Bleacher Report aims to be a global digital destination for sports fans, particularly Millennials.
Bleacher Report aims to be a global digital destination for sports fans, particularly Millennials.

To be honest, I’m skipping so many moments and nuances. Our tour leader, Alan Mutter, provided a bird’s eye view of media trends that set the stage for the week. Our participants represented the leading-light media companies from Africa, Asia, Europe, and North America and greatly benefited from each other.

Are you exhausted just reading this litany of visits? You see my conundrum back home on this Saturday morning. 

Driverless car technology innovations participants discussed at Baidu could create significant changes in the future news media landscape.
Driverless car technology innovations participants discussed at Baidu could create significant changes in the future news media landscape.

Key themes 

If I were to distill a full week of the INMA Silicon Valley Study Tour, with a heavy bias toward what is most relevant to me, it would be these themes:

  1. Attention: The ultimate currency in media is attention, the key to attention is discovery, and most information remains under-optimised.
  2. Personalisation: Personalisation of content, content architecture, newsletters, alerts, and more is the universal answer to optimising discovery.
  3. Artificial Intelligence (AI): AI-driven personalisation is overtaking tag-driven faux personalisation. There are too many nuances to behaviour for faux personalisation to work.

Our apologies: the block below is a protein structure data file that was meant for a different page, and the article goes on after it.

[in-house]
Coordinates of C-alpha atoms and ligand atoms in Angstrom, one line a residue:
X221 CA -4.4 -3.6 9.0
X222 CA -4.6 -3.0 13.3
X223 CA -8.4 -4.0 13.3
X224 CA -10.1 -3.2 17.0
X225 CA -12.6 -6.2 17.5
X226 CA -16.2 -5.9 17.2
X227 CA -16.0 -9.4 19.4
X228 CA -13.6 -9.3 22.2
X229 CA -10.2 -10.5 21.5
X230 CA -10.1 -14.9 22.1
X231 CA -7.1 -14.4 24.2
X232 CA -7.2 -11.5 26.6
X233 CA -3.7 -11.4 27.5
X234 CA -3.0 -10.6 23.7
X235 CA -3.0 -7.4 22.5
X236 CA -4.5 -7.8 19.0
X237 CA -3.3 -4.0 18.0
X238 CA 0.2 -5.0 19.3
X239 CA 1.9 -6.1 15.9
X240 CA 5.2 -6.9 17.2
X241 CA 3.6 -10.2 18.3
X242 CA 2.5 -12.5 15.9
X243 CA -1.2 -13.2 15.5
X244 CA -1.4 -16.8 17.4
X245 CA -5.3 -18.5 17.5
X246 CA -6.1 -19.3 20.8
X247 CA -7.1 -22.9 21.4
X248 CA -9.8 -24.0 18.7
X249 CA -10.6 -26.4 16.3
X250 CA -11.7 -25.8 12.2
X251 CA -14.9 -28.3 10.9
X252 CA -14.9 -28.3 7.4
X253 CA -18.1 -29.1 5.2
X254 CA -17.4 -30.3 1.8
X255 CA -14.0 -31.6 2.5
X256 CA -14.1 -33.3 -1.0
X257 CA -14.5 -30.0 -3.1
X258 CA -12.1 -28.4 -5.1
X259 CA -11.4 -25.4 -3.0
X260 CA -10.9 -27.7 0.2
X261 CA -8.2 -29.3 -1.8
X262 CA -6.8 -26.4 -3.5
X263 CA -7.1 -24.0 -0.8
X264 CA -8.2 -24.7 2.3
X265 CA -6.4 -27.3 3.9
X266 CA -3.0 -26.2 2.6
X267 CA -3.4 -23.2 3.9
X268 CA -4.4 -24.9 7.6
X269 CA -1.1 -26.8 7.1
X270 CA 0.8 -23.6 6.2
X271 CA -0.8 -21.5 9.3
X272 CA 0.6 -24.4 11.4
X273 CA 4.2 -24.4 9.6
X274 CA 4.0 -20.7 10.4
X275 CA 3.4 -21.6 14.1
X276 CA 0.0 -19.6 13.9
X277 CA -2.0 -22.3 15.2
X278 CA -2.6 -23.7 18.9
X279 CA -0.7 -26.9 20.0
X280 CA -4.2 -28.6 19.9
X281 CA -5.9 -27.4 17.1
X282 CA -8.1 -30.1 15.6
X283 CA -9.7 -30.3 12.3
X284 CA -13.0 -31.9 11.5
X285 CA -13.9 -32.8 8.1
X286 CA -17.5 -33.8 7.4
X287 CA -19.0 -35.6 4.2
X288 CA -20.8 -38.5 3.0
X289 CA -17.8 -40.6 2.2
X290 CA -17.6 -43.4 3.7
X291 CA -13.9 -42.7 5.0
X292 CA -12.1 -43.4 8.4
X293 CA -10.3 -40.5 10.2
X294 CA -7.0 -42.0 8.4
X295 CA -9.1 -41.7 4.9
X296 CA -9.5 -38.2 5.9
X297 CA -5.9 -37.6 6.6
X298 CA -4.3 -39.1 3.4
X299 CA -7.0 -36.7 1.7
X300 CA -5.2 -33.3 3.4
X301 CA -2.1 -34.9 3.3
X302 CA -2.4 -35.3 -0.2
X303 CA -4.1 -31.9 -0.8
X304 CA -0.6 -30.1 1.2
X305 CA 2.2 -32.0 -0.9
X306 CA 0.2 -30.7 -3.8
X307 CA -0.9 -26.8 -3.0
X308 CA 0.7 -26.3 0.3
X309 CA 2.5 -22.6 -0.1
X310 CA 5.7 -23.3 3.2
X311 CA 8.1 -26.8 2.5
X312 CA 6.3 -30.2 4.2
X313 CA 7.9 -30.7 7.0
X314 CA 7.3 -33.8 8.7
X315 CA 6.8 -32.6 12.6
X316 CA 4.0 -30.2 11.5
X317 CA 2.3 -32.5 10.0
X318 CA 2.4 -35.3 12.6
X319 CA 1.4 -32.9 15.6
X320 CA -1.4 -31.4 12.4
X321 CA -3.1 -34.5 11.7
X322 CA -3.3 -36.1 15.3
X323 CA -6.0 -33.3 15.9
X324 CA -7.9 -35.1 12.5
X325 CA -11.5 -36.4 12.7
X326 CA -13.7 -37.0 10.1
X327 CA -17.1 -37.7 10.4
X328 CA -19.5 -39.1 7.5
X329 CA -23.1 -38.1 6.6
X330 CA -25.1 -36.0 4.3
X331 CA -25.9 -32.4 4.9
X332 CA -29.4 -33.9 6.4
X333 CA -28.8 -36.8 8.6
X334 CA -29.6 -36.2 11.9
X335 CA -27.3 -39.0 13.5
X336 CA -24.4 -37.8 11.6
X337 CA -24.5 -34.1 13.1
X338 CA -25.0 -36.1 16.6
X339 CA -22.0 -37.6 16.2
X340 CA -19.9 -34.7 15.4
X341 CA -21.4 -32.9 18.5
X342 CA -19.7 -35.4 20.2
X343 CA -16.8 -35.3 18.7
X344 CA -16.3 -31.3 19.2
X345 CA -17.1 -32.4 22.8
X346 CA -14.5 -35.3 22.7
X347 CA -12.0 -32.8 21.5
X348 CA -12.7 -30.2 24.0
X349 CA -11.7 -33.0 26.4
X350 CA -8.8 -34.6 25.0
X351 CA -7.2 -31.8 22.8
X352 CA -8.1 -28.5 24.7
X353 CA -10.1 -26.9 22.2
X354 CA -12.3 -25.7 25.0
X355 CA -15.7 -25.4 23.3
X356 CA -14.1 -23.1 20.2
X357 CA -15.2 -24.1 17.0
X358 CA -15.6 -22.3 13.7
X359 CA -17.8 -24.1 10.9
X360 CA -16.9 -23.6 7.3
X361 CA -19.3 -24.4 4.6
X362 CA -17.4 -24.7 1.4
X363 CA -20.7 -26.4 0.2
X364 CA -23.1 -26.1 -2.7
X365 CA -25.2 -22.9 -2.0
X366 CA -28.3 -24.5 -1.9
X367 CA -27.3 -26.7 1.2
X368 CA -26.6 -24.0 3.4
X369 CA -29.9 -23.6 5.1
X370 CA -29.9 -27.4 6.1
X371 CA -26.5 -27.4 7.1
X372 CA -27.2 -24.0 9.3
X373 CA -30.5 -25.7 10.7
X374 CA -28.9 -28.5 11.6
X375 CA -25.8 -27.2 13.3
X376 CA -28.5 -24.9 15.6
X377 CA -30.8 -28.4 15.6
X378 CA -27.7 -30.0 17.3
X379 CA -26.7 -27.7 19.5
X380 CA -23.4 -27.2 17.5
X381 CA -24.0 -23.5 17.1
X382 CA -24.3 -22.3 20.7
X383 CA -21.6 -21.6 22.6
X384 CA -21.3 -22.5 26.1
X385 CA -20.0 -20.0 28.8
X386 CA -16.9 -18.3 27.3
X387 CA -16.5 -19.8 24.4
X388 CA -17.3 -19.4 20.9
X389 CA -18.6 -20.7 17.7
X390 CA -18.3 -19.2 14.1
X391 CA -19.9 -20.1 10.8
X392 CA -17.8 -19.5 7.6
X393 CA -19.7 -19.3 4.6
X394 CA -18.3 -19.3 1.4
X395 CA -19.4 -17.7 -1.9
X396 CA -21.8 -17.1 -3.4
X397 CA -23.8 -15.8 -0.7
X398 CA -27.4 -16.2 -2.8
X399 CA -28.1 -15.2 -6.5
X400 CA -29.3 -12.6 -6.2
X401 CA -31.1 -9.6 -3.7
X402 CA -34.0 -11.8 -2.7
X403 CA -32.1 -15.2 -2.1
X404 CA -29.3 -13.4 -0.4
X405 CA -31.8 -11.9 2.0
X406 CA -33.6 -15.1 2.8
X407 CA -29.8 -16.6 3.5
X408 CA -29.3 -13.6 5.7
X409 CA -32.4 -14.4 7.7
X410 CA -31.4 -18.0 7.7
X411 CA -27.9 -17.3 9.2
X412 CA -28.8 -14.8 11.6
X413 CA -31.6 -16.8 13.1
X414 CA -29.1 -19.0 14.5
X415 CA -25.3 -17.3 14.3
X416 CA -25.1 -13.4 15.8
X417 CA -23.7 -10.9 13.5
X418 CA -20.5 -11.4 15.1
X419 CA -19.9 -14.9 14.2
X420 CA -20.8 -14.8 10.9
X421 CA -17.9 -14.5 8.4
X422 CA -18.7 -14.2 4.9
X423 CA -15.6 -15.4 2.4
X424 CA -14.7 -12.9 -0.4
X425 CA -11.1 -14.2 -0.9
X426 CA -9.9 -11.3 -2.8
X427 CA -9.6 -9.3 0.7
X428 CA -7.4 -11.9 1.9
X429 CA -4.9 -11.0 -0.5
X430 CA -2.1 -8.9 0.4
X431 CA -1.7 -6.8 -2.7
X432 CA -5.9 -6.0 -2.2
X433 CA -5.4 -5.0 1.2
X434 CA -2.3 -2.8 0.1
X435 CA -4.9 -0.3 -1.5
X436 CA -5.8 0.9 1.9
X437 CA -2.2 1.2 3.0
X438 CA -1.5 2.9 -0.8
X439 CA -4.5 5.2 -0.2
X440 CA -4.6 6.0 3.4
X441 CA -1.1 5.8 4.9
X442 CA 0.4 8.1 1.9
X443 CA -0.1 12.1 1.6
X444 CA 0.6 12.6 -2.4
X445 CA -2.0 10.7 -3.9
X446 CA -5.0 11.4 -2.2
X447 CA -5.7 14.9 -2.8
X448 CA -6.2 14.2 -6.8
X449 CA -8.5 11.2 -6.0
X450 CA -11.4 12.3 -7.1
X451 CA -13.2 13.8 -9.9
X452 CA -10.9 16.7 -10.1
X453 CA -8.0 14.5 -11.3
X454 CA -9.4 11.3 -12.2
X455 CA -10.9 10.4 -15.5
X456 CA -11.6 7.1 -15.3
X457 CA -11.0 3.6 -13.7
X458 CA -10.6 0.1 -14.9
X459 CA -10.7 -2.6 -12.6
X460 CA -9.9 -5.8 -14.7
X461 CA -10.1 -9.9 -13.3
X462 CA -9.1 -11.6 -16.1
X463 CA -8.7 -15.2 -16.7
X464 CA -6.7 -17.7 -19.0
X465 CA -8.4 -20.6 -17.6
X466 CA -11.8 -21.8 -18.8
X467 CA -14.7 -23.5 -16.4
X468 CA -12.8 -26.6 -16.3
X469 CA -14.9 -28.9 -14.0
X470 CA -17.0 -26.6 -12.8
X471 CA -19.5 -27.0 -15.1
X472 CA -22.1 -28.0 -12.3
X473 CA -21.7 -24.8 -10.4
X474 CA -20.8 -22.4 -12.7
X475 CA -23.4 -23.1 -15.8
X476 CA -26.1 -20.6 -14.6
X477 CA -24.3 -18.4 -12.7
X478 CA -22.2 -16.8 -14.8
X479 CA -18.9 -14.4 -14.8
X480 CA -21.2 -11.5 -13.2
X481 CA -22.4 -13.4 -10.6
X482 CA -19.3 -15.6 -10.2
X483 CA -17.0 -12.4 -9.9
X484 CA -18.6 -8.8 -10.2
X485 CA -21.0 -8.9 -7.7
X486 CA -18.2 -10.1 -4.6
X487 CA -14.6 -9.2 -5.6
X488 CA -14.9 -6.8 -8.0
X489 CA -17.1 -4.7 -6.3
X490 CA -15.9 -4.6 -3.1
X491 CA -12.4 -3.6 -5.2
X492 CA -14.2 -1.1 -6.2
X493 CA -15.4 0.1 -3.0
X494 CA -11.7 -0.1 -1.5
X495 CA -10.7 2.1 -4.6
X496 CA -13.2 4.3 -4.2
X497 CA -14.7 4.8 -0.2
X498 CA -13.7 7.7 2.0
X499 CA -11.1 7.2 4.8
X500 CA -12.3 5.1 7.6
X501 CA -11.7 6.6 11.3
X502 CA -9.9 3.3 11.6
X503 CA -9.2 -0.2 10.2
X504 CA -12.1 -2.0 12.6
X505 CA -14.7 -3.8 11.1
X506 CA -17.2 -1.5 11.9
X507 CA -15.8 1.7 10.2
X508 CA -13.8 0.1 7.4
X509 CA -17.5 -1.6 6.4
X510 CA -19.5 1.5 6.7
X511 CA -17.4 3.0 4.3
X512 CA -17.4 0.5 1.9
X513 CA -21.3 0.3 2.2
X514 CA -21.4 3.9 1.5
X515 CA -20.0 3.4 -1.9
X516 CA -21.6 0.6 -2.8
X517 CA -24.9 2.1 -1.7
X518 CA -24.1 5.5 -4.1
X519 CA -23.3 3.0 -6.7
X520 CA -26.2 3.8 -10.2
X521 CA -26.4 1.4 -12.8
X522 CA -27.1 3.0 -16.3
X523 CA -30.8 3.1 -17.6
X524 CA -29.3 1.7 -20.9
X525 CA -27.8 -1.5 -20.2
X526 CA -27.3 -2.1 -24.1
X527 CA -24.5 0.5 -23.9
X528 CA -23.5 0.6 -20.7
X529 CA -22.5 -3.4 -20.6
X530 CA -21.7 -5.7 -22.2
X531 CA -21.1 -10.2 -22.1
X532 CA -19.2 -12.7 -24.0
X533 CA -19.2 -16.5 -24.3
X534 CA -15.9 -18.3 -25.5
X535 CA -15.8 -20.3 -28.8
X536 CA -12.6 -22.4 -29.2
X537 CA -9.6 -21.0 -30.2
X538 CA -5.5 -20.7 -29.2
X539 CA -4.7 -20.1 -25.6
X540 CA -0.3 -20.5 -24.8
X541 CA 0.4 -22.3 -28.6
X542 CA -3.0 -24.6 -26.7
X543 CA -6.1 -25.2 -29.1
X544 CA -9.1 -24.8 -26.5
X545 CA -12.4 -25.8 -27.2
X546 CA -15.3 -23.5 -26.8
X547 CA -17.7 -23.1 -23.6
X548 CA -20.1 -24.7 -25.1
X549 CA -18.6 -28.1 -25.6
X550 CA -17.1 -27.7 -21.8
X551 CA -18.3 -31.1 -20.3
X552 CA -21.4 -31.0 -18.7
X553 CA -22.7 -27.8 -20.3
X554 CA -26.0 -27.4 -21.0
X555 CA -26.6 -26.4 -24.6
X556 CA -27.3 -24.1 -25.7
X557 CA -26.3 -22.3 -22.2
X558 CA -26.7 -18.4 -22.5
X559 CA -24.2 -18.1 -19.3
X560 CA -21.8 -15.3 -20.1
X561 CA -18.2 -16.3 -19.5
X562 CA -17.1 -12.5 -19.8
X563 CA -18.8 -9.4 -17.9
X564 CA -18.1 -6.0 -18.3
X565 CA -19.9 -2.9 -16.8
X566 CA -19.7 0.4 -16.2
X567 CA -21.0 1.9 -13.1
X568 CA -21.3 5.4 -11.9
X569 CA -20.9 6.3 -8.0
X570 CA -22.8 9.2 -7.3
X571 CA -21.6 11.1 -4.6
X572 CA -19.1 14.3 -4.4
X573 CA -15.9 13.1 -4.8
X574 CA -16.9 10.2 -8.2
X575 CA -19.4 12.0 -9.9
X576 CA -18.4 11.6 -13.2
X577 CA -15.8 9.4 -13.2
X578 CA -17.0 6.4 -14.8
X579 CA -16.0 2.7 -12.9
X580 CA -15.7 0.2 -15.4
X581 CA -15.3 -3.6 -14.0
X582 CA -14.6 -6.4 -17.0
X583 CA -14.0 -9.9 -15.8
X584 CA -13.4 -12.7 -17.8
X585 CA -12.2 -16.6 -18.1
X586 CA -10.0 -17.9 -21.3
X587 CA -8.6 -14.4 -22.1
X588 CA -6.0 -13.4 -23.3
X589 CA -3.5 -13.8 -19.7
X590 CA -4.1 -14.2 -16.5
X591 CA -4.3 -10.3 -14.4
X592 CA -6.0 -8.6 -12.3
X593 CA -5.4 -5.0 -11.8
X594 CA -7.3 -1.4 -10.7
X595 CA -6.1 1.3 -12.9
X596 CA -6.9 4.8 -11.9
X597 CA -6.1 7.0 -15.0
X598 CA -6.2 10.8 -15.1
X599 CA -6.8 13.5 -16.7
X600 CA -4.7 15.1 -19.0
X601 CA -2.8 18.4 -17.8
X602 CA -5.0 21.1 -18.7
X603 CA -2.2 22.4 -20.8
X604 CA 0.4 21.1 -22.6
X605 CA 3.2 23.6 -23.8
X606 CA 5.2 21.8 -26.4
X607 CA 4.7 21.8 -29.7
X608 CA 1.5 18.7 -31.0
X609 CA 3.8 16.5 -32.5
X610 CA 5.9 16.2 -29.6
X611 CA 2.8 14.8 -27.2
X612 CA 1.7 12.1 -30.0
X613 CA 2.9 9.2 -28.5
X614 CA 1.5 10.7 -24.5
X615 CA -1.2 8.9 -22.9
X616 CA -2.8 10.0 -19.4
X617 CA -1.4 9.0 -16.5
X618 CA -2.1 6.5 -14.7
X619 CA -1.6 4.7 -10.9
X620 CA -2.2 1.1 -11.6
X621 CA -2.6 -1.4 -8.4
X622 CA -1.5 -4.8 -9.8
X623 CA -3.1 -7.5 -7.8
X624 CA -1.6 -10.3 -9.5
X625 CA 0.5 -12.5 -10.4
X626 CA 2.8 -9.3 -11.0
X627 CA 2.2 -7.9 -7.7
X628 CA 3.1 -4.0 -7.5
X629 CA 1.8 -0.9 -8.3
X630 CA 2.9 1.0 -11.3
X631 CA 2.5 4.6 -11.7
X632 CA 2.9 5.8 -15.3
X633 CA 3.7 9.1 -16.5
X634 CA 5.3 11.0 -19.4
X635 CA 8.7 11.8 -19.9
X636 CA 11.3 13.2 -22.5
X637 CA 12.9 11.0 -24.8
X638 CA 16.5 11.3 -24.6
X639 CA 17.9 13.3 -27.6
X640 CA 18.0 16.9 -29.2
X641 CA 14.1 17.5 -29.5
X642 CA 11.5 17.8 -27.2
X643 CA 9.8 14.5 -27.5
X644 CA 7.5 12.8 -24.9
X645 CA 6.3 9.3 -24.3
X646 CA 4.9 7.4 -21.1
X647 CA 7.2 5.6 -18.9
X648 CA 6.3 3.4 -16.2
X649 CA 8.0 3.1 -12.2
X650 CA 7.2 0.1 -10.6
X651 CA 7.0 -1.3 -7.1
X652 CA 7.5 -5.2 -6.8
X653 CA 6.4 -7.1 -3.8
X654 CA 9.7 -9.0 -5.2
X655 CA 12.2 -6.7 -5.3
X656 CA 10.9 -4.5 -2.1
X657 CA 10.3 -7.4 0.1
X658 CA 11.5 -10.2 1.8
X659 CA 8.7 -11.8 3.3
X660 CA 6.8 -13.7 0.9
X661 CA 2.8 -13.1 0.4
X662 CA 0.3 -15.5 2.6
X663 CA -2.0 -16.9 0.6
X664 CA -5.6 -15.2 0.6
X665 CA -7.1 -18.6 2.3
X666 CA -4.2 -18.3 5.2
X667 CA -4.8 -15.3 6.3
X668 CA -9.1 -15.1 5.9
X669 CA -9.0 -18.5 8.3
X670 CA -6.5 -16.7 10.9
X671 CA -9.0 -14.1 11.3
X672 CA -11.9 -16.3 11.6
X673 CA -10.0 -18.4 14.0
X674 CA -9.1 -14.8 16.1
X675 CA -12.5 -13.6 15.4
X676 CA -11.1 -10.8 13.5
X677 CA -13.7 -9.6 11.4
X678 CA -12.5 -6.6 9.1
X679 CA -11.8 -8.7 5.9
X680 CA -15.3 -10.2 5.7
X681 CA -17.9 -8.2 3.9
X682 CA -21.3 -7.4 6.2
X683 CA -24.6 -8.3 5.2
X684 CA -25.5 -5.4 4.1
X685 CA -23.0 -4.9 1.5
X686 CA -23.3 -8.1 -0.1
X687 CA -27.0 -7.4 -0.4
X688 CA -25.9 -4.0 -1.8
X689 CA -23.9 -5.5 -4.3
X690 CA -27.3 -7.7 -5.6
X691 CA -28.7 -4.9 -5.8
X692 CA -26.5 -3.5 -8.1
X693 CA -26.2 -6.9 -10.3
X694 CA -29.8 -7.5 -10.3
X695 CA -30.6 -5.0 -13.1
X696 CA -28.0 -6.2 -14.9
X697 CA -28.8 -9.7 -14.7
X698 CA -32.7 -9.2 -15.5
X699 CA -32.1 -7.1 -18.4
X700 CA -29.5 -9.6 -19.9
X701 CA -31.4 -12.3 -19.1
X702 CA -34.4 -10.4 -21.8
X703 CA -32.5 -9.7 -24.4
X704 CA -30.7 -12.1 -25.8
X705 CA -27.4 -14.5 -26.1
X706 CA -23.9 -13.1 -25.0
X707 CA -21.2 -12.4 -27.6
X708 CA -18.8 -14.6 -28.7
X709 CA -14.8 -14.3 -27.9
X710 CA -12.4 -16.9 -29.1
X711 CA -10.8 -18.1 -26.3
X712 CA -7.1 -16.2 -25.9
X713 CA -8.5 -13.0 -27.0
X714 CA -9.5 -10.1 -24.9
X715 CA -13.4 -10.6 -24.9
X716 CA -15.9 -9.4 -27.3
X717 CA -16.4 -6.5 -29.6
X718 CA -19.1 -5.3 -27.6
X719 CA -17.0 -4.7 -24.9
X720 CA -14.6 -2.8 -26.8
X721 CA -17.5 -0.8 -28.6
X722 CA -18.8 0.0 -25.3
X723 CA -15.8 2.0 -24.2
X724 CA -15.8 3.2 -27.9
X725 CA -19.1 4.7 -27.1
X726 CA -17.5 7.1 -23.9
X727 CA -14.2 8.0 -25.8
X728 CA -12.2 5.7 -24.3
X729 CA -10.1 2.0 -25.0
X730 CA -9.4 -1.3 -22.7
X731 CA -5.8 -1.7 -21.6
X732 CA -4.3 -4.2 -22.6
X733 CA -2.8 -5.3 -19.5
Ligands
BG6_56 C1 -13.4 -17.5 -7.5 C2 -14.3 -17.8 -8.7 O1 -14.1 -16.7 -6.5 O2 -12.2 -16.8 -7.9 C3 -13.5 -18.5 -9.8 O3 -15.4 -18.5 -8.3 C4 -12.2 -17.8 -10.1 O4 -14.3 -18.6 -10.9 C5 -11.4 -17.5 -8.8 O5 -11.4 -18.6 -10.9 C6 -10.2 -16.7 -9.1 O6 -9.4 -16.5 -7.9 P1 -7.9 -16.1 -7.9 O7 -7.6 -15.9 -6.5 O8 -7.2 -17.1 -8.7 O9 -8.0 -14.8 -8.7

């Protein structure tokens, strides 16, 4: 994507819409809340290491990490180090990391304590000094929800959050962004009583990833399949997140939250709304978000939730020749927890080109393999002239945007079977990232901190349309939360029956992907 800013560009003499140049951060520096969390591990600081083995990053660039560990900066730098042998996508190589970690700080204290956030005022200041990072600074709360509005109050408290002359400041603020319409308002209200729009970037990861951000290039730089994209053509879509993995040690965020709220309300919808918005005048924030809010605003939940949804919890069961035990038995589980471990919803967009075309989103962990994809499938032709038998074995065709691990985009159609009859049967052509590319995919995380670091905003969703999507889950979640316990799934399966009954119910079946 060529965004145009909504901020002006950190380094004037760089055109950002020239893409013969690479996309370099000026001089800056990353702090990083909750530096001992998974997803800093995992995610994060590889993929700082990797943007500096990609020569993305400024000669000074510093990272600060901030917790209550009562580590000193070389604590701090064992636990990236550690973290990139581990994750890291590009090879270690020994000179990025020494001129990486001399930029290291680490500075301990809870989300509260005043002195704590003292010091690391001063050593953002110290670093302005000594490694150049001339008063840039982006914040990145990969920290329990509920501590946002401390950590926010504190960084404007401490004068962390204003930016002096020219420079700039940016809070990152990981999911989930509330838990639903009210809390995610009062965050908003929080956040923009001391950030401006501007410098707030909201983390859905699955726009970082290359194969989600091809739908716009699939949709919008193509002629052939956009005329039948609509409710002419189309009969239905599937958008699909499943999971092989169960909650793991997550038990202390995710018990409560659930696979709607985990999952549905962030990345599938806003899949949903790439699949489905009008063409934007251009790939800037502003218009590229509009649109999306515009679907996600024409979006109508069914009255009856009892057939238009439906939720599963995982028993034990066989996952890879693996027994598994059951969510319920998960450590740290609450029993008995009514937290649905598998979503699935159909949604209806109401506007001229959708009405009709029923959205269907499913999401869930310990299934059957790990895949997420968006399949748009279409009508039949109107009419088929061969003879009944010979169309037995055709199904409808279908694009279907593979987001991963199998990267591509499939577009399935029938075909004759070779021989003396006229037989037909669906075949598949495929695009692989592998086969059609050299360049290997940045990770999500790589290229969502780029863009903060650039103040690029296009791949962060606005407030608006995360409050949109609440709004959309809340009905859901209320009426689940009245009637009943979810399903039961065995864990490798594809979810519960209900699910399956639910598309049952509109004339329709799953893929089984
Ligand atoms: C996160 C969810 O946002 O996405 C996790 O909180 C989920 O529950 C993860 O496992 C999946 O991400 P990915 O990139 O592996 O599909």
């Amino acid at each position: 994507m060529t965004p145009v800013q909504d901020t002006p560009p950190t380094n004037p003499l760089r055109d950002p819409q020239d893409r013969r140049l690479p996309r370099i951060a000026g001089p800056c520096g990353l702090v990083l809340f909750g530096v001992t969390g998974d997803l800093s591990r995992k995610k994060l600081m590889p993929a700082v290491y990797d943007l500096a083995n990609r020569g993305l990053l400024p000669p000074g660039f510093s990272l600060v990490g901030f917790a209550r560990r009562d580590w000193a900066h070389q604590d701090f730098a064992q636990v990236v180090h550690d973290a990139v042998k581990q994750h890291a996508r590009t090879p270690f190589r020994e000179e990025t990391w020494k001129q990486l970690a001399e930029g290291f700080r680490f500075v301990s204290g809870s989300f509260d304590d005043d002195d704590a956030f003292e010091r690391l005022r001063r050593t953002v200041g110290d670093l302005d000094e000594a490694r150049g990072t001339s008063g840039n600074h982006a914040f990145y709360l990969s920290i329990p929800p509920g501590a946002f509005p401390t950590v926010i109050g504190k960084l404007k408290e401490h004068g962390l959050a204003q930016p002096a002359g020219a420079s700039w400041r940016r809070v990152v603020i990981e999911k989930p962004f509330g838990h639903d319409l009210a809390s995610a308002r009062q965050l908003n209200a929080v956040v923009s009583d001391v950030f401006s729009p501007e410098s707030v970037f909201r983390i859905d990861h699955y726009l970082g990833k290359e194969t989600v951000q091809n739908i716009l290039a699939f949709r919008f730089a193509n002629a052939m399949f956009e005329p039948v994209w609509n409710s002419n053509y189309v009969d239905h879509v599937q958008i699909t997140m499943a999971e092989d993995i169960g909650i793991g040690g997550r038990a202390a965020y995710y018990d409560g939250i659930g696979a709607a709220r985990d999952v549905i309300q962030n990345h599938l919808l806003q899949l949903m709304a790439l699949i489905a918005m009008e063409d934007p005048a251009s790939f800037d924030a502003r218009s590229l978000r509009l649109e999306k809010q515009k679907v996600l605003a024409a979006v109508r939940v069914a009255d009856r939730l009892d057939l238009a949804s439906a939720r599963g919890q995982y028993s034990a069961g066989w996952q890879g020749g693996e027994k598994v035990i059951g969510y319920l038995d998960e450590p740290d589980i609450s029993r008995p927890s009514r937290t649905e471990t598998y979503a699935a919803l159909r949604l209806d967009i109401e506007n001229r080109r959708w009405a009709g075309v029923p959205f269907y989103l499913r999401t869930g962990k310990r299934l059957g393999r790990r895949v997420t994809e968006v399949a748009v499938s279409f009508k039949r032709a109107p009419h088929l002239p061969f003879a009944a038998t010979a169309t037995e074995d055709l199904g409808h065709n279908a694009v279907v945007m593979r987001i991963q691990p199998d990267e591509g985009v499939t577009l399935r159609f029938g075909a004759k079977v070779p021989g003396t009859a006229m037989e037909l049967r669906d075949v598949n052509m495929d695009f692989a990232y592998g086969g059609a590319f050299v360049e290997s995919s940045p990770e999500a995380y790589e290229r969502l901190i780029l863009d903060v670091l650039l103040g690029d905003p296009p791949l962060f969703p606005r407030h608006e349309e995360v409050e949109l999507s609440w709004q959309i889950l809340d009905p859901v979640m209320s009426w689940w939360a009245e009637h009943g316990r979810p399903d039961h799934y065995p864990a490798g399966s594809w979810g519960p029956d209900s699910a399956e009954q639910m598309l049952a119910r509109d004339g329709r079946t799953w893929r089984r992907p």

4. Scaling AI: Data and analytics (yes, two different things) are already slipping past human-driven tasks to machine-driven tasks. It is not clear to me how AI scales down the food chain of media companies nor what tasks should be prioritised. 
  5. AR, VR, and Mobile Devices: The long-term relevance of AR and VR is their eventual collision with mobile phones, which will mostly disappear within a decade.
  6. Video: I am continually vexed about the trends in digital video vs. the lower levels of engagement on news media-generated video. Yet maybe an answer to this is going to be less about video channels and more about making video ubiquitous through simpler and simpler tools – and integration with text-based reporting.
A visit to Twitter raised questions about the role and future of video.
A visit to Twitter raised questions about the role and future of video.

Google and Facebook

The elephants in the room all week were Google and Facebook. Here is what I took away from interactions: